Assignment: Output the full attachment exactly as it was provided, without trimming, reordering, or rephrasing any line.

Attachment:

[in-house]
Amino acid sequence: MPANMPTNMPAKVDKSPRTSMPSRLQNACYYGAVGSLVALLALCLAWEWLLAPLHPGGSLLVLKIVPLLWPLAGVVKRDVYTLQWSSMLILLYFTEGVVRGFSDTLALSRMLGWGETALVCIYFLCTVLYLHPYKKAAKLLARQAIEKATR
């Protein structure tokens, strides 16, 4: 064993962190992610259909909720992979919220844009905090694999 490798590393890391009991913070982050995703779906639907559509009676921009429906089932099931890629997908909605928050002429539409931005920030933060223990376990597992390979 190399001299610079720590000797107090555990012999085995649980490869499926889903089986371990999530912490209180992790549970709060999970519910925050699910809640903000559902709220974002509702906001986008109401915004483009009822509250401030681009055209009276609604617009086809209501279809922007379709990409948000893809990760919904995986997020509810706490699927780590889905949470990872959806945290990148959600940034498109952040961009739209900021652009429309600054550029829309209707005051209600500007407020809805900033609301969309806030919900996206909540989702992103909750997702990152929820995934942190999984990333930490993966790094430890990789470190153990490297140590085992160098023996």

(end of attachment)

[in-house]
Amino acid sequence: MPANMPTNMPAKVDKSPRTSMPSRLQNACYYGAVGSLVALLALCLAWEWLLAPLHPGGSLLVLKIVPLLWPLAGVVKRDVYTLQWSSMLILLYFTEGVVRGFSDTLALSRMLGWGETALVCIYFLCTVLYLHPYKKAAKLLARQAIEKATR
């Protein structure tokens, strides 16, 4: 064993962190992610259909909720992979919220844009905090694999 490798590393890391009991913070982050995703779906639907559509009676921009429906089932099931890629997908909605928050002429539409931005920030933060223990376990597992390979 190399001299610079720590000797107090555990012999085995649980490869499926889903089986371990999530912490209180992790549970709060999970519910925050699910809640903000559902709220974002509702906001986008109401915004483009009822509250401030681009055209009276609604617009086809209501279809922007379709990409948000893809990760919904995986997020509810706490699927780590889905949470990872959806945290990148959600940034498109952040961009739209900021652009429309600054550029829309209707005051209600500007407020809805900033609301969309806030919900996206909540989702992103909750997702990152929820995934942190999984990333930490993966790094430890990789470190153990490297140590085992160098023996």